Alumna shares experiences with mental health, shares cookbook to help others


Photo Jenny Lambert

Dayna Altman, a graduate of the class of 2010, spoke about mental health and her cookbook on Nov. 14 in the library.

Jenny Lambert, Sports Editor

Algonquin alumna Dayna Altman spoke to several classes about her mental health struggles and her cookbook, “Bake It Till You Make It,” in the library on Thursday, Nov. 14 during periods one and two.

Altman struggled with eating disorders throughout her entire experience at Algonquin. She explained that many people were unaware of her struggles in high school. Since then, Altman has sought help and recovered.

“I’m happy that I am able to talk to all of you and advocate for mental health today,” Altman said. “It definitely tends to be a topic people are hesitant to talk about.”

She published her book in June 2019. It includes recipes by over 40 different bakers, ranging from 15-82 years old. Each recipe is accompanied by a unique story from the baker who has overcome a struggle. 

Altman used her graham cracker brownie recipe as a metaphor for her life during the presentation. Each ingredient represented a stage in her mental health.

“Now I’m going to pour some graham cracker crumbs into the bowl to represent a time in my life where I felt things were starting to crumble,” Altman said.

When she explained a more recent time in her life where she began to get help and practice mindfulness, she added chocolate chips because they are sweet and make her happy.

In her presentation, Altman read two stories from the book. The writers of the stories explained how their recipes helped them overcome their personal hardships.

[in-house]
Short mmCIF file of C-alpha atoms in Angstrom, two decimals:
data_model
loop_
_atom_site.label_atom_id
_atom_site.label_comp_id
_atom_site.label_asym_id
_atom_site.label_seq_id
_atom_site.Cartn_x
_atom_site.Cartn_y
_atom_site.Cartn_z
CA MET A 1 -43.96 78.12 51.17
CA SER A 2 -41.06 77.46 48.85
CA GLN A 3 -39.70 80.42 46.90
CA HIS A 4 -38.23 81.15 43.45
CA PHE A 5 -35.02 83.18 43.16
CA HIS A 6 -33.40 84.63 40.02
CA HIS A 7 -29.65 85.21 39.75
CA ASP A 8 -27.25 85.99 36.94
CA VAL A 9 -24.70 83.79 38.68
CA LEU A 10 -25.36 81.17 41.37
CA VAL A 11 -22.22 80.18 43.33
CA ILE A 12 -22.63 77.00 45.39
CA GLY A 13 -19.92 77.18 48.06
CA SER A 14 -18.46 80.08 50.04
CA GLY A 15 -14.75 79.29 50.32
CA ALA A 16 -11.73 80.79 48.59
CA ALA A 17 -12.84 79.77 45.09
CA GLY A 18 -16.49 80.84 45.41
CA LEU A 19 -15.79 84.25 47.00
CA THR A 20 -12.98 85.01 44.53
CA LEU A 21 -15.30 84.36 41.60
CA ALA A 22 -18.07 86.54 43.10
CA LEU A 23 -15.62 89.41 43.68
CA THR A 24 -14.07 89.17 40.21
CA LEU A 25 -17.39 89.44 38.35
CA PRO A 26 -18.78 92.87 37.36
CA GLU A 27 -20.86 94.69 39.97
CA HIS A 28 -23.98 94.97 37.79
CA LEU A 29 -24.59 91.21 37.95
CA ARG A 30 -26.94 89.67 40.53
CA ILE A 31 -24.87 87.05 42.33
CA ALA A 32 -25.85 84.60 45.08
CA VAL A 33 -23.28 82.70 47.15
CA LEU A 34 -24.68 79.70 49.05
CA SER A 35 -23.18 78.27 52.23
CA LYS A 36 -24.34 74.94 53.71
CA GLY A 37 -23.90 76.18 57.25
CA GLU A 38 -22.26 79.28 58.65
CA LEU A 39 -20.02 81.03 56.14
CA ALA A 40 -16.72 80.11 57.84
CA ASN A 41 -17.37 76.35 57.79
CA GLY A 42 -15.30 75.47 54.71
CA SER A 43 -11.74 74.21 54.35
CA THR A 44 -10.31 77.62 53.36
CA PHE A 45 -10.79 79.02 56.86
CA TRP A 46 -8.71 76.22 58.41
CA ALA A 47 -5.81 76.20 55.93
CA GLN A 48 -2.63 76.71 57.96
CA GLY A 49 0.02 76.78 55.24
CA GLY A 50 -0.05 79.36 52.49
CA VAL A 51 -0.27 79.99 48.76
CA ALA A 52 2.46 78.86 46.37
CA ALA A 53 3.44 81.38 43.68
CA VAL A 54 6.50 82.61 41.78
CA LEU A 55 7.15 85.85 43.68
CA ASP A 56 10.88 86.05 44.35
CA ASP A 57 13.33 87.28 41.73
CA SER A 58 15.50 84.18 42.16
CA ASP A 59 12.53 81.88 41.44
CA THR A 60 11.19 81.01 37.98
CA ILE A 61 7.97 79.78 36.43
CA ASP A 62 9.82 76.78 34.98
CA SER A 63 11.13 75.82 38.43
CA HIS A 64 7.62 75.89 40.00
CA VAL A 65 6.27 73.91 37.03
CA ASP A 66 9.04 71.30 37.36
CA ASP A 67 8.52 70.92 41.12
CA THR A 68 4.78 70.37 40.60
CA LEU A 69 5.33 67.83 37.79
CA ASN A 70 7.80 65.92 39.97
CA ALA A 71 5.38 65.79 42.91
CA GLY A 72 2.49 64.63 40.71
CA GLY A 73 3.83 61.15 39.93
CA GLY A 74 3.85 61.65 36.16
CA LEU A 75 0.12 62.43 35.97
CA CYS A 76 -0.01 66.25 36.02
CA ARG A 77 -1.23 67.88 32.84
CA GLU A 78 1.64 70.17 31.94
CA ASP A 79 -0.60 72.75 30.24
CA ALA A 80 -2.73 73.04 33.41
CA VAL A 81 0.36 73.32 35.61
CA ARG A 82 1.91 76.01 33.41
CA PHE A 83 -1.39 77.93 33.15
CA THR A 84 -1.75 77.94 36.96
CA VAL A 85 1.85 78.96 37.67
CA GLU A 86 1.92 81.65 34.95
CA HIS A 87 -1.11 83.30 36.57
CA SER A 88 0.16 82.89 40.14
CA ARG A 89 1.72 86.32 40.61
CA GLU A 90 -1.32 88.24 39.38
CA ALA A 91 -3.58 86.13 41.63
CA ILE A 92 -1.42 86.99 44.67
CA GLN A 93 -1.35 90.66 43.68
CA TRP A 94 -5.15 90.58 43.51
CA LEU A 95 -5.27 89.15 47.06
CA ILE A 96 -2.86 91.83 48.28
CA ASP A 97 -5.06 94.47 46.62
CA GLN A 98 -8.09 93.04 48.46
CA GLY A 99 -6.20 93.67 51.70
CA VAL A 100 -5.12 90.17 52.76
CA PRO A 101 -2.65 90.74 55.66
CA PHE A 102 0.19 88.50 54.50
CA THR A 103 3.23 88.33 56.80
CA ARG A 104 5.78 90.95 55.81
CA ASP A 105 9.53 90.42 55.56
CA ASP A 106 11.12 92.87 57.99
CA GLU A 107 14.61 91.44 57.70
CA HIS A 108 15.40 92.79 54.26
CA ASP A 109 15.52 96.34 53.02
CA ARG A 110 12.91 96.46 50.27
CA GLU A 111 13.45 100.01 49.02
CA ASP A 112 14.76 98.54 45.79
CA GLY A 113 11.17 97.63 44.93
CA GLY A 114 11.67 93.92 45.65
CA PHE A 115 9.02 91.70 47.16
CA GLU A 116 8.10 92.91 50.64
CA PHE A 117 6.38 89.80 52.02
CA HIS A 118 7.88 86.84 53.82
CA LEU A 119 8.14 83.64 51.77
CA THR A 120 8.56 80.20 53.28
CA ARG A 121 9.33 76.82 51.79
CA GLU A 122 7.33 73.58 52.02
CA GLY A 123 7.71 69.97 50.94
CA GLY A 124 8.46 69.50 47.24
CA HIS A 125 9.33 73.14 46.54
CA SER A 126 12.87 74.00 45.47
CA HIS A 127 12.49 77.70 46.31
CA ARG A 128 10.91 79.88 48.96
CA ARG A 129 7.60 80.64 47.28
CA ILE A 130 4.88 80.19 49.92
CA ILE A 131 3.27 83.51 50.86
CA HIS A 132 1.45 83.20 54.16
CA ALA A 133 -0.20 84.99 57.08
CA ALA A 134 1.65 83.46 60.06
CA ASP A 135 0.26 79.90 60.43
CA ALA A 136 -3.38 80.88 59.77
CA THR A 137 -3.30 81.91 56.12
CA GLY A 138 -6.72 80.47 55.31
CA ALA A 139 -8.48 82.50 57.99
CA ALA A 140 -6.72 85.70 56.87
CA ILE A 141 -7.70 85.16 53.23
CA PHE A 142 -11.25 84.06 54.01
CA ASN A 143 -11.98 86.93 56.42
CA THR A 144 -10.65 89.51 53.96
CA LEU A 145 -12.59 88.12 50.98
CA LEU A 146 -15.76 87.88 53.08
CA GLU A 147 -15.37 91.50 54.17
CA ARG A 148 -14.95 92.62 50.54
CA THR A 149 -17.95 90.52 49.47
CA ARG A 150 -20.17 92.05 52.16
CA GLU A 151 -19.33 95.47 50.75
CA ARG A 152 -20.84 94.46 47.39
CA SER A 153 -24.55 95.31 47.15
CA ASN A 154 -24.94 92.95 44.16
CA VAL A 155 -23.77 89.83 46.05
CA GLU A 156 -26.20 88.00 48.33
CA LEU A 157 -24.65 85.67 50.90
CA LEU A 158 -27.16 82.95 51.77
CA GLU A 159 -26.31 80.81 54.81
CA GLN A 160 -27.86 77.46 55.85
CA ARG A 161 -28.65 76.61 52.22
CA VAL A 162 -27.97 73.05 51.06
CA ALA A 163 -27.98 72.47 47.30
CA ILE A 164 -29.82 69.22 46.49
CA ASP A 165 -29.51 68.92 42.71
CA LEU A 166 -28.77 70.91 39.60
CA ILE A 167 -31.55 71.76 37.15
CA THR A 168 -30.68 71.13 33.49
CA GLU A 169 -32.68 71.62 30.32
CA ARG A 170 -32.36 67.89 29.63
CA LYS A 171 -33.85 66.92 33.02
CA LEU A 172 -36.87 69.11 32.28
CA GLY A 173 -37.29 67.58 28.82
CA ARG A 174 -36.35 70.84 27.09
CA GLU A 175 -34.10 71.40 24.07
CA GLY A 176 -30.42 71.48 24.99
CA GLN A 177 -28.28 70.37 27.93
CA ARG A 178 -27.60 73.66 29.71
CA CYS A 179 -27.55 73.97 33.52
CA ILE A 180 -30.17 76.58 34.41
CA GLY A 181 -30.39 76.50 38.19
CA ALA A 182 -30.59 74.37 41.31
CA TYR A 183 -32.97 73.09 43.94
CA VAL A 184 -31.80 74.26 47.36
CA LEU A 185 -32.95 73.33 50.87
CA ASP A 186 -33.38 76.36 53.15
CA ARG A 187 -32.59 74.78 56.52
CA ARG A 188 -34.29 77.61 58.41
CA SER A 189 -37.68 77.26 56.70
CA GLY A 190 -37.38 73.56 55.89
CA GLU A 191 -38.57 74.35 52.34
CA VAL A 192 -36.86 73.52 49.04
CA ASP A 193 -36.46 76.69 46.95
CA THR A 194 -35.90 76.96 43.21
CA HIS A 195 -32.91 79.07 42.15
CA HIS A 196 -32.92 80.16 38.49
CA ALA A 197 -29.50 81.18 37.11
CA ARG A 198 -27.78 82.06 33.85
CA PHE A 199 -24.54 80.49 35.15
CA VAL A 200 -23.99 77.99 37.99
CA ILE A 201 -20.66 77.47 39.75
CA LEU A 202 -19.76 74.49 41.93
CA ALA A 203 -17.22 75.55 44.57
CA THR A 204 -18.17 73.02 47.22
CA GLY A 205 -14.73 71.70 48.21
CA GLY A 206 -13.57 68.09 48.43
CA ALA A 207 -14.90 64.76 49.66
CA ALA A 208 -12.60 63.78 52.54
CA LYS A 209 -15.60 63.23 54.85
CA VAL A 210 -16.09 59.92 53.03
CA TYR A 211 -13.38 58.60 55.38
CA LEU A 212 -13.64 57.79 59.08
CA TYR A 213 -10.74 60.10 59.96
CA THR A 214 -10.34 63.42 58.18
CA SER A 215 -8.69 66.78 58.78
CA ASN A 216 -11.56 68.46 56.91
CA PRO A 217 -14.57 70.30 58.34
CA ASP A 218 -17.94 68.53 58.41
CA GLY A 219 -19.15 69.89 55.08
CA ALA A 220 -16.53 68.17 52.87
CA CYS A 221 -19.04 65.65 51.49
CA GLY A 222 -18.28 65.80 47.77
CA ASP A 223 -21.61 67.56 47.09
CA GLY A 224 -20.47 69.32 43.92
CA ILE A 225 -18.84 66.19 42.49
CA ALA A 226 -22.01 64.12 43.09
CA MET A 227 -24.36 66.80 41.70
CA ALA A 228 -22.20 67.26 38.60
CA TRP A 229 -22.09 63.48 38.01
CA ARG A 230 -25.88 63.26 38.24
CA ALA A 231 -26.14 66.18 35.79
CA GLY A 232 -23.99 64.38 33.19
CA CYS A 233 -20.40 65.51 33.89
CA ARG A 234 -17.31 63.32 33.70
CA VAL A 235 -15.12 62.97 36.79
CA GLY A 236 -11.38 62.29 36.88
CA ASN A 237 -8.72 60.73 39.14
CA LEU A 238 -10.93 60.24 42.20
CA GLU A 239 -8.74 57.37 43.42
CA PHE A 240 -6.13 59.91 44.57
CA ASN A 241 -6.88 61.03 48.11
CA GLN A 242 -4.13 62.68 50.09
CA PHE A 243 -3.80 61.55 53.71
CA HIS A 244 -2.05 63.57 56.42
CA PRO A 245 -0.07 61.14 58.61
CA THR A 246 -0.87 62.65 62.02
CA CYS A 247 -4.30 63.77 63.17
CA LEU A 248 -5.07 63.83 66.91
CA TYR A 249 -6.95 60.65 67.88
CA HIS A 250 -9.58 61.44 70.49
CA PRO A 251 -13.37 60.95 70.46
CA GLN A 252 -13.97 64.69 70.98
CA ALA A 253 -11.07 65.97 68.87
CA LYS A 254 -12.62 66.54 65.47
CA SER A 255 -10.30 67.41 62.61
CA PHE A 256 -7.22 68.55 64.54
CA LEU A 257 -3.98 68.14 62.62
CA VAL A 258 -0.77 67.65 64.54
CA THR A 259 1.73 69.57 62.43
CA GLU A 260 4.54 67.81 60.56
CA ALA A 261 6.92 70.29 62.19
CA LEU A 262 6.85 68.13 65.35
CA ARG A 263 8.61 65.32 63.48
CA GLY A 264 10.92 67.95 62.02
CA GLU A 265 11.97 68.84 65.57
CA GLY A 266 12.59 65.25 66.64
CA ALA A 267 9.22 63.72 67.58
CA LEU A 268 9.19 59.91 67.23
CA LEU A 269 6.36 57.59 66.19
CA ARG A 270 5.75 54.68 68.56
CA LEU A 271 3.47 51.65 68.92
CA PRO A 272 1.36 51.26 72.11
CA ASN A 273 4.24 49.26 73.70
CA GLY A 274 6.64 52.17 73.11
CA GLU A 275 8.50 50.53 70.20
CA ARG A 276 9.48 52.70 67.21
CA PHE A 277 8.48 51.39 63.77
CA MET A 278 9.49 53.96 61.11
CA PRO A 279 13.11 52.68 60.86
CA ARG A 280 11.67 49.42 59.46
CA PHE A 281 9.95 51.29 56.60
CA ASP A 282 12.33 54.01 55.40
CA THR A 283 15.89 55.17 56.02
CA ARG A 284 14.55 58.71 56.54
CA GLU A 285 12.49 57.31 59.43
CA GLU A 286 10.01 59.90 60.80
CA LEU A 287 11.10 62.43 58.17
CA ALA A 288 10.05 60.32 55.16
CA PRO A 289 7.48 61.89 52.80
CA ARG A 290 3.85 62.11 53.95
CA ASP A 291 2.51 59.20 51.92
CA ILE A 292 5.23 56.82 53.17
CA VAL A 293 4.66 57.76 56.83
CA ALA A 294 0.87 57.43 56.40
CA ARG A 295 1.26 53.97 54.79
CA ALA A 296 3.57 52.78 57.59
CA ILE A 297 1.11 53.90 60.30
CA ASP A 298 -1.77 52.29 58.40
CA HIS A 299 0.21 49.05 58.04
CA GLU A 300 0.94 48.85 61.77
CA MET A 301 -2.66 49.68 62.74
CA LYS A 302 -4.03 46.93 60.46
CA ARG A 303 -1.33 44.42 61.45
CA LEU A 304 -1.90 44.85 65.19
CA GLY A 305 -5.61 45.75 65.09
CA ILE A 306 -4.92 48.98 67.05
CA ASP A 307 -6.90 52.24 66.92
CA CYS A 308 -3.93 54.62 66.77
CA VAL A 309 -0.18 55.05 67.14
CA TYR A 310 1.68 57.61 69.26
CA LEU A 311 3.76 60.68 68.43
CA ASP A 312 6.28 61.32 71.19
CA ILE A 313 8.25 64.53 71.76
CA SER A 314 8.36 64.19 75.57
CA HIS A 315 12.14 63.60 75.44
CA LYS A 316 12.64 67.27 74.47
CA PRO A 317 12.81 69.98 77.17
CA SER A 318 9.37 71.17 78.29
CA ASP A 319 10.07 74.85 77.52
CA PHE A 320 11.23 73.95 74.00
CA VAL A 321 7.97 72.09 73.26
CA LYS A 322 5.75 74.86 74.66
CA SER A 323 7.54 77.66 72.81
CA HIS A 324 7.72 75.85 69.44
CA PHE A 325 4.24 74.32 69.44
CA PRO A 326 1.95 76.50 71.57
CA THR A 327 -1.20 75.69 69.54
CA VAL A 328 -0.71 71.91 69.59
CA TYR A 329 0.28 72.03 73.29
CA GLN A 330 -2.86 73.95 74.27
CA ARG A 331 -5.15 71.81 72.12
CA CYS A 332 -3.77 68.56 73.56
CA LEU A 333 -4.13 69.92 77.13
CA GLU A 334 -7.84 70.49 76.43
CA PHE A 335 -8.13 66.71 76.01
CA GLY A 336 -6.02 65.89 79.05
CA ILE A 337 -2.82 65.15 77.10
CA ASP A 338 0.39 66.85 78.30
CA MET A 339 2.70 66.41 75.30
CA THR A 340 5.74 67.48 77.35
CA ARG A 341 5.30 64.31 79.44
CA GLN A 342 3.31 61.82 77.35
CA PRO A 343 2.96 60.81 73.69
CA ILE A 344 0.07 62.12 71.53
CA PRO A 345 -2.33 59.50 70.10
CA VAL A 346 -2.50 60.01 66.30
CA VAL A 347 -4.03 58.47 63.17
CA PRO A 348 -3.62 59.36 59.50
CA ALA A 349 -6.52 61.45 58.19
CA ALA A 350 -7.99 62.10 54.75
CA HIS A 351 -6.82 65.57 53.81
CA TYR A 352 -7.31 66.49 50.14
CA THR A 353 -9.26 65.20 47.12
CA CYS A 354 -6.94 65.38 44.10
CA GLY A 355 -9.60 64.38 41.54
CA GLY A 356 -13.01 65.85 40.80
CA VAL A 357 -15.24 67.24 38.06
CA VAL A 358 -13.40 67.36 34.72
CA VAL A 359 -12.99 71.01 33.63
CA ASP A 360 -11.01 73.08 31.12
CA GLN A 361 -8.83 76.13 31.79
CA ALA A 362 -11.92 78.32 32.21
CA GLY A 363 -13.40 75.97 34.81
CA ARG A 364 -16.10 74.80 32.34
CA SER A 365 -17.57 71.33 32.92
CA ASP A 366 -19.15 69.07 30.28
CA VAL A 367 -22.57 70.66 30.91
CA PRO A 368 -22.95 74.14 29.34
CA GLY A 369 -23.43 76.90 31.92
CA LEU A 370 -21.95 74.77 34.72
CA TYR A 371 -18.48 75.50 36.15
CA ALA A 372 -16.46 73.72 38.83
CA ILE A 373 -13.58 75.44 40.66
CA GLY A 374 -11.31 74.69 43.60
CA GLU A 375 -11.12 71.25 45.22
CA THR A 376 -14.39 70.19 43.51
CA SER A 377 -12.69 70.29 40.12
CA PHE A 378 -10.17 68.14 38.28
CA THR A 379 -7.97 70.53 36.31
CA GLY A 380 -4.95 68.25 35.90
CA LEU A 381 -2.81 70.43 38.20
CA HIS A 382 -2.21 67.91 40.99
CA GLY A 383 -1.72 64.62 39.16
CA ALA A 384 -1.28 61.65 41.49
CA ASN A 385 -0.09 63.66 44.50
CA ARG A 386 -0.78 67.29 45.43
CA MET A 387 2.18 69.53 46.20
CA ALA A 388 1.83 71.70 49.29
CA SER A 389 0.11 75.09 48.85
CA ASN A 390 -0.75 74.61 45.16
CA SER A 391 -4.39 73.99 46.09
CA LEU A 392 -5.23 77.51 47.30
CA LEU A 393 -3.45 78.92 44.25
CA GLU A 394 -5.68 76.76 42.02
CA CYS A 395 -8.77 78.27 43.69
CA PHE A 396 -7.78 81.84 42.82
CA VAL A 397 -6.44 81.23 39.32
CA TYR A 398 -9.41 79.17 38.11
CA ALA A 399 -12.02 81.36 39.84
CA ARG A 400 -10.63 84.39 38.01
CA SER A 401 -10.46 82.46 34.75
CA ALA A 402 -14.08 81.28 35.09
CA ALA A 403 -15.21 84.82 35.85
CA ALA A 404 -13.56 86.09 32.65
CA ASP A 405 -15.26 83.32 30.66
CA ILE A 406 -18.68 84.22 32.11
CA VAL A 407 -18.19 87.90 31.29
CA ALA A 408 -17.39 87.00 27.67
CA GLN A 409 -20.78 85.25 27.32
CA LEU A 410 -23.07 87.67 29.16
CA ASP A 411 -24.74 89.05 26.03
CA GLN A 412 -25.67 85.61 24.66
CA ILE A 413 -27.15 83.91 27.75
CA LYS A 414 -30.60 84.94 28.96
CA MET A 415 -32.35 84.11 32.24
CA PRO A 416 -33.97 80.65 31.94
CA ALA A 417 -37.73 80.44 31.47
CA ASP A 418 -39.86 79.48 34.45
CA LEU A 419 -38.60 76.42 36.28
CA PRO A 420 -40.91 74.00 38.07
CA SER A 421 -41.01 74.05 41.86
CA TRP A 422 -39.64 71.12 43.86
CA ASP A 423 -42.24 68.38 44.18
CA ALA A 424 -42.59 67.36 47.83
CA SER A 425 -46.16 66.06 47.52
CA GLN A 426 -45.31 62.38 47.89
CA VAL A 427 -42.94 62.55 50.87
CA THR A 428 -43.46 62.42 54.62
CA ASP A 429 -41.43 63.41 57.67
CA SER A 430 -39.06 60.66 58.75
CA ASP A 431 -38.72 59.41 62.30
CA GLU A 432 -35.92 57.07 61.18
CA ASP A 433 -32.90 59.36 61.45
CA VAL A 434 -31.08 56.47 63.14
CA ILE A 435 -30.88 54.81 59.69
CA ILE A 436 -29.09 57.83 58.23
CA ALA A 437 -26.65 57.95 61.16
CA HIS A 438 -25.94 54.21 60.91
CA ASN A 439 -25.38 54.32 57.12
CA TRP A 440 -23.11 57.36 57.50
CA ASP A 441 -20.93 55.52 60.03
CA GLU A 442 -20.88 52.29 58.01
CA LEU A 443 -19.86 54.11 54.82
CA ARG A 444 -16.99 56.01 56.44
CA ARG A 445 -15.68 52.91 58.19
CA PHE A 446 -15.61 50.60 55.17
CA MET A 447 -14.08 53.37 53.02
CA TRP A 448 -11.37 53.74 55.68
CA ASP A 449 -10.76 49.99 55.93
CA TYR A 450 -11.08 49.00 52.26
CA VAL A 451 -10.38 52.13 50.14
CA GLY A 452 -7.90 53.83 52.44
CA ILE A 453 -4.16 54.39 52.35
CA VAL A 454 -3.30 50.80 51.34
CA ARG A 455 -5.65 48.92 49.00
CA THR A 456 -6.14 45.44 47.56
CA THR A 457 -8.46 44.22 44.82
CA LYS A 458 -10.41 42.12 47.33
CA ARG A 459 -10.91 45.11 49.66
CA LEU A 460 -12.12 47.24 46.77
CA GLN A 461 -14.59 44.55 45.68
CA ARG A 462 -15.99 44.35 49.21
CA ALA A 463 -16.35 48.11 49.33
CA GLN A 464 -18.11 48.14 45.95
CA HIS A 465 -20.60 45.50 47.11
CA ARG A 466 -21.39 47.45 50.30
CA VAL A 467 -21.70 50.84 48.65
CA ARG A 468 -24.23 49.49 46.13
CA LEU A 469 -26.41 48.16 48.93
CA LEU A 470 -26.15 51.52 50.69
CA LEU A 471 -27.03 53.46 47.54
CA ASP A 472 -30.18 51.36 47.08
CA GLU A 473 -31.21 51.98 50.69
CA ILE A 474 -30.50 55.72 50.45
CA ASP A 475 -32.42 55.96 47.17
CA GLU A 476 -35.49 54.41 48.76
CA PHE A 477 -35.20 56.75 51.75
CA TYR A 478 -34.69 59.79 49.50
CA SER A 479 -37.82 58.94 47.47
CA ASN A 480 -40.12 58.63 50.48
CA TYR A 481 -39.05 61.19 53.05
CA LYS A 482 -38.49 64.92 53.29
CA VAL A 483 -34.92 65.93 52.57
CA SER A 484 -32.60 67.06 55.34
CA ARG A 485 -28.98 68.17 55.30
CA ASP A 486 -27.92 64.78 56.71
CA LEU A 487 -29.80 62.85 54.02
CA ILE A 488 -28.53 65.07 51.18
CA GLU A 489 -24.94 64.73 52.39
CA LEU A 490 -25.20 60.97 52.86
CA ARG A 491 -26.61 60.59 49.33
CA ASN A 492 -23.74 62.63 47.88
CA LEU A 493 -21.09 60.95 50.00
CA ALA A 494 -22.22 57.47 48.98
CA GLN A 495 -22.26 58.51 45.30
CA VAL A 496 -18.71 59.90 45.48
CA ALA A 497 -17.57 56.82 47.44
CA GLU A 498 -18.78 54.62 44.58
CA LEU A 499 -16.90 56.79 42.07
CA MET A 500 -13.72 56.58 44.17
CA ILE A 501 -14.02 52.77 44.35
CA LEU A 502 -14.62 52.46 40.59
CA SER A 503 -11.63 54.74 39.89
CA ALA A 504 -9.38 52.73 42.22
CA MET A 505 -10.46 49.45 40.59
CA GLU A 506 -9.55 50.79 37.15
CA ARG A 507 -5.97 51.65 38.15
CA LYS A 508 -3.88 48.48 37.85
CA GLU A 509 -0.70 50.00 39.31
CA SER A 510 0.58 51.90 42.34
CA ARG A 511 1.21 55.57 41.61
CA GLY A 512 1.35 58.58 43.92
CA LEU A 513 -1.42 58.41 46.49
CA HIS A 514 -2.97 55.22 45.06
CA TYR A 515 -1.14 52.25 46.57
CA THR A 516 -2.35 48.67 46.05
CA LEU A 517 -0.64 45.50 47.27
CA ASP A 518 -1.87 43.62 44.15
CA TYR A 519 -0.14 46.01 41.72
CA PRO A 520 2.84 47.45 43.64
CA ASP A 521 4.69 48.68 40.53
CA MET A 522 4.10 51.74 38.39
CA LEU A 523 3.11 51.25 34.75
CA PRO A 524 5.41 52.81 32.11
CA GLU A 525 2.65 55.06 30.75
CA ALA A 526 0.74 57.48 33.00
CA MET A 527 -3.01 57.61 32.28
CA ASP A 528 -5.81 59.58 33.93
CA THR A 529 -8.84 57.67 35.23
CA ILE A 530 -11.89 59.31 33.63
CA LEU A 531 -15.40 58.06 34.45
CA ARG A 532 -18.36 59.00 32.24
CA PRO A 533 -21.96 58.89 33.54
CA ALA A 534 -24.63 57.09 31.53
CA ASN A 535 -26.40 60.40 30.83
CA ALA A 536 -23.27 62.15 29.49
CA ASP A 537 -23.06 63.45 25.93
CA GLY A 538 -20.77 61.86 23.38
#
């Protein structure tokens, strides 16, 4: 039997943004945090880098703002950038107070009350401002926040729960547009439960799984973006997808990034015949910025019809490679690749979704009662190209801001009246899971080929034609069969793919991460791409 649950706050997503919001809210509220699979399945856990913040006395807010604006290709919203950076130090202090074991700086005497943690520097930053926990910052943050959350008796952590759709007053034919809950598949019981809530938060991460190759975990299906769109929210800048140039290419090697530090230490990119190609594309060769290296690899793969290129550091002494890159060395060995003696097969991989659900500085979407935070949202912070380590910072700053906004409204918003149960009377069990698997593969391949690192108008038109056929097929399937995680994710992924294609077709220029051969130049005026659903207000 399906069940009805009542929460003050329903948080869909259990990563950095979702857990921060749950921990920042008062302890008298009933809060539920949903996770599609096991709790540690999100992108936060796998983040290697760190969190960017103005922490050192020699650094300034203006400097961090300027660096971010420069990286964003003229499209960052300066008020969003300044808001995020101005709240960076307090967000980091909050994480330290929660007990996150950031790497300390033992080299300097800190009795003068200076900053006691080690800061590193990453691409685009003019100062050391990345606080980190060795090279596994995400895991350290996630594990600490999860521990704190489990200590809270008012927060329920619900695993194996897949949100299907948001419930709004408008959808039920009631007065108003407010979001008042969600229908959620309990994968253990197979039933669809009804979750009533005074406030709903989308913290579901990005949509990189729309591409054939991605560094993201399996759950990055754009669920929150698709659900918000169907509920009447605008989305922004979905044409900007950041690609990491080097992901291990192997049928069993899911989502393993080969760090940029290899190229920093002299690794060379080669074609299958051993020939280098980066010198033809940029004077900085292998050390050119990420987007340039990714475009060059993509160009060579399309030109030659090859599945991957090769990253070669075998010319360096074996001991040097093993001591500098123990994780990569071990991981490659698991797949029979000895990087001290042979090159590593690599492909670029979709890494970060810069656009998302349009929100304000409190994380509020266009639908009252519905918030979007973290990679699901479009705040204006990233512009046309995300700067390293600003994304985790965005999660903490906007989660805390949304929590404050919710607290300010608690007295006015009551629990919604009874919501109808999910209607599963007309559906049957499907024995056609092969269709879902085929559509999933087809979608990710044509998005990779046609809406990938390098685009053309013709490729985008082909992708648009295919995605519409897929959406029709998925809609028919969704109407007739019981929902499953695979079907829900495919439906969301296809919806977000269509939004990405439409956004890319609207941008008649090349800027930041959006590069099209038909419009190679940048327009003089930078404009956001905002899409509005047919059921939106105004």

“My favorite part [of the presentation] was when she read different passages from her book because they were spoken from a different perspective,” junior Grace Madden said. “It wasn’t her own writing but it was from other people.”

Many times throughout the presentation, Altman emphasized the idea that those struggling with their mental health are not alone.

“Collecting these stories helped me realize that you are not alone,” Altman said. “And especially that everyone has their own story.”

Altman graduated from Northeastern University with her master’s degree in public health in 2018. She works as the Substance Use Coordinator at Girls Inc. in Lynn. She hopes that her book inspires others to tell their stories. 

At the end of her presentation, Altman advised students who are struggling with mental health to take advantage of the resources they have. 

“I thought that [Altman’s] story was really inspiring that she was able to advocate for herself when she knew she needed help,” senior Sara Prendergast said.

“It was really interesting to hear from a former student and hear what she had to say about mental health,” Madden said. “She was definitely a very positive speaker.”